Why Read or Write an Eco-Thriller?
The book Trailing Tara is an eco-thriller. It’s about a greedy few trying to steal technology that can deliver clean, affordable drinking water to those who are without – the majority of the world’s population. A young couple try to halt this theft so that the technology can be spun out for free. This breezy read oscillates between continents, beginning in the forests of British Columbia, skipping to Pepperdine University in California, then moving to Africa and back.
The above video highlights two locations from the book: California’s coastal city of Malibu (including Zuma Beach and Pepperdine University), as well as Catron County in the American state of New Mexico. Why these locations? As writers, it’s easy to write about what we know (or what interests us). A brother now lives in Malibu, while I also spent time living there in easygoing Paradise Cove while working on a previous book.
The helicopter/plane/car chase in New Mexico takes our two heroes to the sky. The scene is set close to property I own in New Mexico, and close to where my sister and her previous partner once owned a cabin and small airplane.
I’ve also lived at some other locations from this book – including Africa’s Namibia, as well as Switzerland. One joy of visiting Switzerland comes from riding a train through the Alps. That’s why a (brief) Swiss train scene is included in the story. The story also includes places I’ve never seen, including coastal British Columbia, and the city of Lagos. Part of the fun of writing fiction comes from knowing it can help others learn about a country, or teach us about a location we’ve never visited.
The scenes from Malawi are set near the Sekwa River, at a remote location visited frequently during three years I spent living and working there as a Peace Corps volunteer. In reality (as in the book’s story) the arrival of drinking water pipelines to that location truly thrilled the local residents.
The above explains why someone might write about specific geographical places.
But what is an eco-thriller? Below are definitions.
Environmental thriller, also called “eco-thriller,” is a fiction genre with plots reliant upon stopping or surviving a pending environmental or biological disaster. The disaster is often man-made and globally significant. Michael Crichton’s The Andromeda Strain is often cited as the first popular environmental thriller.
Ryan Elias even lists Moby Dick as an early eco-thriller, while Robin McKie from The Guardian’s Observer Magazine says an eco-thriller can be a simple “straightforward end-of-the-world novel.” One blogger reminds us how Clive Cussler’s Dirk Pitt is often involved in eco-thriller action.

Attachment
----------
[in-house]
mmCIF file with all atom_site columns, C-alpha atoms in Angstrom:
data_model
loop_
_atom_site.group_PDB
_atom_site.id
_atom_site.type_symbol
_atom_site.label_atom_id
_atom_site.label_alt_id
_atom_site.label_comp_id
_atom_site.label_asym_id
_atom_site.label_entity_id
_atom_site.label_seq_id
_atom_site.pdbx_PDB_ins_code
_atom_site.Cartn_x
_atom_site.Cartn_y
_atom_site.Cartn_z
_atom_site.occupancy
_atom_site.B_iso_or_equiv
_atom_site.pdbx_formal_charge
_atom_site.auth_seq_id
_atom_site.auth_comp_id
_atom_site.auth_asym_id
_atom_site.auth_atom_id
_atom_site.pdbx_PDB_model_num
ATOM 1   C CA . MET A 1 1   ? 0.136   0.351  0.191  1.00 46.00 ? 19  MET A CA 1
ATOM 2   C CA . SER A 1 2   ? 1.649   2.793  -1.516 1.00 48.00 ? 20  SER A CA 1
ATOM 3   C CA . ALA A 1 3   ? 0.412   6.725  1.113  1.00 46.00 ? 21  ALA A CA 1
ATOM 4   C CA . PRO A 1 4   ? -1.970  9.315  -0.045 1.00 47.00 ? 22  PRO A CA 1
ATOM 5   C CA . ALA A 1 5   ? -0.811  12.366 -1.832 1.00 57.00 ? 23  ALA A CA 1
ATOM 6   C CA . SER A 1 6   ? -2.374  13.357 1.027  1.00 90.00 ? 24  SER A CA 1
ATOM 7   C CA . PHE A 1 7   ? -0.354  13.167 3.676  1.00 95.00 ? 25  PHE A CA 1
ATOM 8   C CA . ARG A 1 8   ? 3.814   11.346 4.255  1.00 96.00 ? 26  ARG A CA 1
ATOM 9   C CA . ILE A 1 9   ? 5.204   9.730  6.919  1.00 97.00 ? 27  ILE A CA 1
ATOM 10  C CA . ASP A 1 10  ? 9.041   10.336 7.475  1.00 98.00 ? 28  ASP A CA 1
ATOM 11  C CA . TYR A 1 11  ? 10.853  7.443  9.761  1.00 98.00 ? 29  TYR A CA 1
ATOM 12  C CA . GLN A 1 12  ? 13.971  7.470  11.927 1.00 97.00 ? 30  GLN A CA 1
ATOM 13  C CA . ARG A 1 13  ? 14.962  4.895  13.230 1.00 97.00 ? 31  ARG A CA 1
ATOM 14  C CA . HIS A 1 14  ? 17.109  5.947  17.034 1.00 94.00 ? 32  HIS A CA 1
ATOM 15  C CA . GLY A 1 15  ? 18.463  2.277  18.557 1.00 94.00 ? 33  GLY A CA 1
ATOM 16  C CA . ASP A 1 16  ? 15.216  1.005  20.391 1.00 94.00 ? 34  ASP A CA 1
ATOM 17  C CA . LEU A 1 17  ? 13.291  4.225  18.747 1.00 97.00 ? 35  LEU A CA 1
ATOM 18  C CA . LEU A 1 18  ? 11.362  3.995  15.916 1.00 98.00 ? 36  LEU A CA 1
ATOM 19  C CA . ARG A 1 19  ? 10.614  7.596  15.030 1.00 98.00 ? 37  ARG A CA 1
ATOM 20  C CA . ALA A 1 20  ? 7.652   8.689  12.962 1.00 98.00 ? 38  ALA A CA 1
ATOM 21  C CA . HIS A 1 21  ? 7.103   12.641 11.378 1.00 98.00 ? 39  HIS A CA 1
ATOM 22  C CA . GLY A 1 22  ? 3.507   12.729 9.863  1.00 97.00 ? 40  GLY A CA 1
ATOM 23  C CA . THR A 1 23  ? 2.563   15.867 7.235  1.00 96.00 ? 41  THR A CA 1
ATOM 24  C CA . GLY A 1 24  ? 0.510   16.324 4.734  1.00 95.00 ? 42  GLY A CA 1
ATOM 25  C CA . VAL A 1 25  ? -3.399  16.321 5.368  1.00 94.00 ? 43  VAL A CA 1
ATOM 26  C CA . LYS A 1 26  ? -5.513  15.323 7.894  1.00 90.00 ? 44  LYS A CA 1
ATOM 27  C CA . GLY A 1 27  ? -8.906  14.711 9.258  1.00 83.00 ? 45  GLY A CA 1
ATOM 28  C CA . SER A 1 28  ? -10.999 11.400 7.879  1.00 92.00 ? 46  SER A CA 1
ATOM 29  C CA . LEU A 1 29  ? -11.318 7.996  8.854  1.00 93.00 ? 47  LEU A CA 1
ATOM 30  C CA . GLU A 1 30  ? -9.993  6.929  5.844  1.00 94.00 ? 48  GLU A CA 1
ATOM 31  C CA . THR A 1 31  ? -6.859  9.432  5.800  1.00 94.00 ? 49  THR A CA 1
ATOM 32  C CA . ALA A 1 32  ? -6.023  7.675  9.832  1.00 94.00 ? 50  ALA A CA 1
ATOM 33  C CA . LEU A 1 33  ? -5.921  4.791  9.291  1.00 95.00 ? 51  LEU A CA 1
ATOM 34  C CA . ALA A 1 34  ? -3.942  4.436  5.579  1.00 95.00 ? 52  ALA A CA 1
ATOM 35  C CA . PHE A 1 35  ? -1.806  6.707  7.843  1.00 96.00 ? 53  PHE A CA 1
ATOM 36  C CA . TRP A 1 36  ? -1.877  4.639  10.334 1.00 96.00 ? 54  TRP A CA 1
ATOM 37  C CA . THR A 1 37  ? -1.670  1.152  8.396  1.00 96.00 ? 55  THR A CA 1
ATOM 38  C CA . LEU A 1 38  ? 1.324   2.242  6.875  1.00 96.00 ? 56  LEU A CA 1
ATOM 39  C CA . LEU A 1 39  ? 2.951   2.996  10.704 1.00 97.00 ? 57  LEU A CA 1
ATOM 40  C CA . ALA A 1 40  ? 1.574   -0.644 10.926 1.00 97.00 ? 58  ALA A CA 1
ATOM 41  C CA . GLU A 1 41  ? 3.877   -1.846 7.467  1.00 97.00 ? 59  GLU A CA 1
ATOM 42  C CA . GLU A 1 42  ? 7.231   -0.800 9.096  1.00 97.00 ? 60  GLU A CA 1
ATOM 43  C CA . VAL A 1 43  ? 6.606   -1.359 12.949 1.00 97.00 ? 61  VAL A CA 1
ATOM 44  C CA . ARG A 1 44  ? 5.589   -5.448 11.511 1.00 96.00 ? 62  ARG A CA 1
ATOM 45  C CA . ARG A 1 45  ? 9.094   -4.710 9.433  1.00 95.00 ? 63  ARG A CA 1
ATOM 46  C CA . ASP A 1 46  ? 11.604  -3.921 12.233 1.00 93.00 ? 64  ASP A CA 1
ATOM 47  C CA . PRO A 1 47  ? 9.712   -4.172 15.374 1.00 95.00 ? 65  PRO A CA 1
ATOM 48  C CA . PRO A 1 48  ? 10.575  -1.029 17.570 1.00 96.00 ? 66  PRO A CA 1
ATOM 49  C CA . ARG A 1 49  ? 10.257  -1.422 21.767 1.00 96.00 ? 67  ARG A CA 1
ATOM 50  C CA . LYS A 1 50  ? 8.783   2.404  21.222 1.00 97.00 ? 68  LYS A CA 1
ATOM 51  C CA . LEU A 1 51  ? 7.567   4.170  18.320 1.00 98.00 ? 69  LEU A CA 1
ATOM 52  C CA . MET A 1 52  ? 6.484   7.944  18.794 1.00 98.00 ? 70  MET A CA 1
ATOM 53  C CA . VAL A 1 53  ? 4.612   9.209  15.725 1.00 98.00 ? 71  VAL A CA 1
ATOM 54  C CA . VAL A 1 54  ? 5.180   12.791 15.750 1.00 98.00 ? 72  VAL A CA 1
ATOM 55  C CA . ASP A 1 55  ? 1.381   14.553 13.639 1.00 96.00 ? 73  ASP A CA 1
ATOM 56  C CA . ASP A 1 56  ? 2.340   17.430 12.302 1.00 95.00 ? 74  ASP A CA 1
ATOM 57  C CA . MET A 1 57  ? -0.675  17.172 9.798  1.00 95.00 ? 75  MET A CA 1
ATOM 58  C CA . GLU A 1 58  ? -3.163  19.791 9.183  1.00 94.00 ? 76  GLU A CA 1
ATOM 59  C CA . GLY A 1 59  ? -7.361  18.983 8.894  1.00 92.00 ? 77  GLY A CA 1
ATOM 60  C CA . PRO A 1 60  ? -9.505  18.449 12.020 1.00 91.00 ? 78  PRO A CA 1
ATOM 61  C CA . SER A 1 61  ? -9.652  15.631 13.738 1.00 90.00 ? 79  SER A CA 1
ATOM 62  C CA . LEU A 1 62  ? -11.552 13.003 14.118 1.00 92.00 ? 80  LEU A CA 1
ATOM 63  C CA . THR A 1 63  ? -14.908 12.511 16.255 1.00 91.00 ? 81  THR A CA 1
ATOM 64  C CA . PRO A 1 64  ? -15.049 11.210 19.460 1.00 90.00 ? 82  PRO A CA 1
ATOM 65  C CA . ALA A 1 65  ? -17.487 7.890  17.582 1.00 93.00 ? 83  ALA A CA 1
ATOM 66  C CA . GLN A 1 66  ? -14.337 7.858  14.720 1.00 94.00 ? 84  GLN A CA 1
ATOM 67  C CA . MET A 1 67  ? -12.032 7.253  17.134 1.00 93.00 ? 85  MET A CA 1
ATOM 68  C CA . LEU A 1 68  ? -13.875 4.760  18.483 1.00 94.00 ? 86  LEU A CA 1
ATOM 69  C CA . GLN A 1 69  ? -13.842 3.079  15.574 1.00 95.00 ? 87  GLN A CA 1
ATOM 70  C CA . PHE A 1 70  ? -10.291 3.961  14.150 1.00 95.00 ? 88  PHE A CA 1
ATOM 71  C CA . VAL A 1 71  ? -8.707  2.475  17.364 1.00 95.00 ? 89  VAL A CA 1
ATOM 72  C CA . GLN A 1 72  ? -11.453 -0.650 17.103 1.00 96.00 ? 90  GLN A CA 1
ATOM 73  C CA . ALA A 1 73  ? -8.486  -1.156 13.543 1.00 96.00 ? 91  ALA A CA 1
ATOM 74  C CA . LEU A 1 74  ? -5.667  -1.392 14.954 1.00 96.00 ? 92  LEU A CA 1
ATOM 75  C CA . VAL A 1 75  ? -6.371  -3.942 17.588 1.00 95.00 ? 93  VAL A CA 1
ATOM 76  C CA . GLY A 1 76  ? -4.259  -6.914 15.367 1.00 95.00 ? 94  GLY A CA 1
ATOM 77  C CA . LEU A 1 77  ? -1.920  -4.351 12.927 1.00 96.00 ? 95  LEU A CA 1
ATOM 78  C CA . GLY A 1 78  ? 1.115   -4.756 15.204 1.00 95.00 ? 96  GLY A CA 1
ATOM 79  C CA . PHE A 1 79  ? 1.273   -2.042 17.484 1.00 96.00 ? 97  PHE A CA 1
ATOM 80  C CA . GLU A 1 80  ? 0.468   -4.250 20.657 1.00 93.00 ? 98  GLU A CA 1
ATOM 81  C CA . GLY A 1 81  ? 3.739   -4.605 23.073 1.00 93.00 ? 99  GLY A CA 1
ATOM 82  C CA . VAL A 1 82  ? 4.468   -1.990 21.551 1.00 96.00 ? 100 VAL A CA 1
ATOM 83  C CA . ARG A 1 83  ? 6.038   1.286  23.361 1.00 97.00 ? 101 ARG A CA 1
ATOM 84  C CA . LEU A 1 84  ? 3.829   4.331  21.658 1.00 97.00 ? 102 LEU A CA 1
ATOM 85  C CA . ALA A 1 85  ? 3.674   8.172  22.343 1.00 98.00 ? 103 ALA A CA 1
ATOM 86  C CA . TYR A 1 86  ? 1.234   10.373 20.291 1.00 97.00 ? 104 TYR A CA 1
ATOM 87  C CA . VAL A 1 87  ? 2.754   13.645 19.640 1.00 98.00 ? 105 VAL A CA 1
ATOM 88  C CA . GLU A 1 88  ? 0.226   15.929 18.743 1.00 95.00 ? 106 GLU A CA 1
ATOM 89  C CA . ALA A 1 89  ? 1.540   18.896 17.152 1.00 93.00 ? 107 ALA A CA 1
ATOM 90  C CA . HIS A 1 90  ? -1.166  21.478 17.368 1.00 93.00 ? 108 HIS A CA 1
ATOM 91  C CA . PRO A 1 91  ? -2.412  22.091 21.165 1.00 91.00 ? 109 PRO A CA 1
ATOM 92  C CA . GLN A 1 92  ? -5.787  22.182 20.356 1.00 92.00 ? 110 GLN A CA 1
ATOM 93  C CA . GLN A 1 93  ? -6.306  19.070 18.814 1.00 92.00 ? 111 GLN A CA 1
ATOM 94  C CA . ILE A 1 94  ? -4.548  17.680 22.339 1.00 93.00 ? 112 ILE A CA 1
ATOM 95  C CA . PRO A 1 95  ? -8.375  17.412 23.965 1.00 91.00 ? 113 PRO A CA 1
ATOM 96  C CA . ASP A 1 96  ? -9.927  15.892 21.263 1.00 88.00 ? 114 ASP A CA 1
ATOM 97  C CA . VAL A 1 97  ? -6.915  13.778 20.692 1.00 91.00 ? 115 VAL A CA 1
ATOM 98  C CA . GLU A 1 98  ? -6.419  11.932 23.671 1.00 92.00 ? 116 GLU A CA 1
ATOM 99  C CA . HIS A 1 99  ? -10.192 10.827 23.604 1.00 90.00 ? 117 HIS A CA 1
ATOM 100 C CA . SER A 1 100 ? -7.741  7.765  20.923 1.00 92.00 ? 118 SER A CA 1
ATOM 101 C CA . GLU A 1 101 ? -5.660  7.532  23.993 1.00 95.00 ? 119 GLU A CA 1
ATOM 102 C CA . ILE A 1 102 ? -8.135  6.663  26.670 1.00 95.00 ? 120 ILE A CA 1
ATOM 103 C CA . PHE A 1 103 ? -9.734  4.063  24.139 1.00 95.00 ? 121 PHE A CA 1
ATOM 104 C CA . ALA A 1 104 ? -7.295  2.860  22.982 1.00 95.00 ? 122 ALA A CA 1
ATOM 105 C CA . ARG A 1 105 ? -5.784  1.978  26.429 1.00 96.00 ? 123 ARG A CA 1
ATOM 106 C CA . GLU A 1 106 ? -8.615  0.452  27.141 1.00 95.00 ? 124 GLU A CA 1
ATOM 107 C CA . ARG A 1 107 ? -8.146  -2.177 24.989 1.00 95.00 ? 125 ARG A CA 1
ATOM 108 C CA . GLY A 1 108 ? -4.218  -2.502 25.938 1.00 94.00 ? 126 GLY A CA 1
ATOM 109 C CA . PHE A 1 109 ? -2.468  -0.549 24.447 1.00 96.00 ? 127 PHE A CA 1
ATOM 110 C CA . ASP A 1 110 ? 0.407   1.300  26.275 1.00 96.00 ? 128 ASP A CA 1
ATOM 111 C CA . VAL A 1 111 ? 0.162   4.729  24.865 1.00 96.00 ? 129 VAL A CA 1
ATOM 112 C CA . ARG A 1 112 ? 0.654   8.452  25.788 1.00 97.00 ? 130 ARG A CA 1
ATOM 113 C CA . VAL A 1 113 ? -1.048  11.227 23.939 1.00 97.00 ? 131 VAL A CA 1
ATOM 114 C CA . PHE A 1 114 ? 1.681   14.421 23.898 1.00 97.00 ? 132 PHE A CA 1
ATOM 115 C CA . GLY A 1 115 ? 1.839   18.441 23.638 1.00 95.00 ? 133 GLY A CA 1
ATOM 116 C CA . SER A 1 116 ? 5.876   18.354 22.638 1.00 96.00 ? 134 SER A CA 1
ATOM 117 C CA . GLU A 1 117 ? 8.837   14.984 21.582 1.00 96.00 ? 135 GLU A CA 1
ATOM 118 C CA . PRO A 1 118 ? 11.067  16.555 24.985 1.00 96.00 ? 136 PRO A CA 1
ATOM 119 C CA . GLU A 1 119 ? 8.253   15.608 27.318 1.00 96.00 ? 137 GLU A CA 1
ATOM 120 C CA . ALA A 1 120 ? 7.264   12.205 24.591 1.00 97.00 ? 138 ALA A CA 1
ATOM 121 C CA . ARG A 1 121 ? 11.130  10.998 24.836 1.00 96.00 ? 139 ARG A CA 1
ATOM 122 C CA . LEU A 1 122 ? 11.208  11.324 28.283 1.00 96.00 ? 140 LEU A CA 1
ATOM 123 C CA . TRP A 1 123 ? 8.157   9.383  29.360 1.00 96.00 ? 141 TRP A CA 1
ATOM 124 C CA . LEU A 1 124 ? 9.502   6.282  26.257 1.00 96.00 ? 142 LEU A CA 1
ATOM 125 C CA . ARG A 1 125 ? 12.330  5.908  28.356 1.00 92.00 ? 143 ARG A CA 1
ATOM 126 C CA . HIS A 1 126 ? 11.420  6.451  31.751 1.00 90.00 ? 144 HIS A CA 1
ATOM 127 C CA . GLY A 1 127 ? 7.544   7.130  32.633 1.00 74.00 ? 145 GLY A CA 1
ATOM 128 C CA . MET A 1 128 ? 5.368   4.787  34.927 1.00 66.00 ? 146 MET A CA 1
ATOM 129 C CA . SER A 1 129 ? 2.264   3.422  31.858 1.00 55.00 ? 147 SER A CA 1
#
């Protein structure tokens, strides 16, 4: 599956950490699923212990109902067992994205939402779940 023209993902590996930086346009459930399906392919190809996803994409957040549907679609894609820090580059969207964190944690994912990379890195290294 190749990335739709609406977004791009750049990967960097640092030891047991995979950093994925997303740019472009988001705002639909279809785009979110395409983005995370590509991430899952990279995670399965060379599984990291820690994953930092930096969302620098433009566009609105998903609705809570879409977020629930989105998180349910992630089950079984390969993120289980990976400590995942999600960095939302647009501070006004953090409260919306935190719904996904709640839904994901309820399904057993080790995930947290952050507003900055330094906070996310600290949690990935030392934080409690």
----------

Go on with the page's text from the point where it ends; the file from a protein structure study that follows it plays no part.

Is every eco-thriller about wresting power away from those determined to harm the planet? Hardly. Truth is, there’s plenty of latitude for inclusion within this genre. Decades ago I read a book that still towers in sales – about an angry man determined to seek revenge for the loss of life caused by an oil tanker. The Ship Killer is a classic. Considering that oil is the antithesis of green fuels, and the protagonist is trying to prevent wrongs caused by tankers, this is an eco-thriller – even though the fate of the world is not at stake.
This genre also merges with others. Is Watership Down a children’s story or an eco-thriller? Perhaps both. If you’re still unclear about this genre, plant yourself down and read the bad-ass classic of environmental/eco thrillerdom – The Monkey Wrench Gang. Do this – and never again will you look at a dam or a billboard in the same way. Promise.
Eco-thrillers should push us to view the world in a different way: to change our accepted Standard Operating Procedures. To make us hunger to strive towards a world that is improved.
The crux of Trailing Tara revolves around levitation technology. If abundant, this could propel water through pipelines to supply it cheaply throughout the world. The underlying message is that investigating cutting-edge technologies could reduce the number of people on this planet who lack access to clean drinking water. Beside the chase scenes and simple story, the book is intended to push us to think in fresh, innovative ways to solve an ancient problem. That’s a challenge. That’s the underlying message of this fiction, and the message of the entire eco-thriller genre: how seeing the world from a more integrated, and less narrow-minded, perspective might incite us to improve it.
Then again, the book is also just a summer page-turner. I hope you enjoy.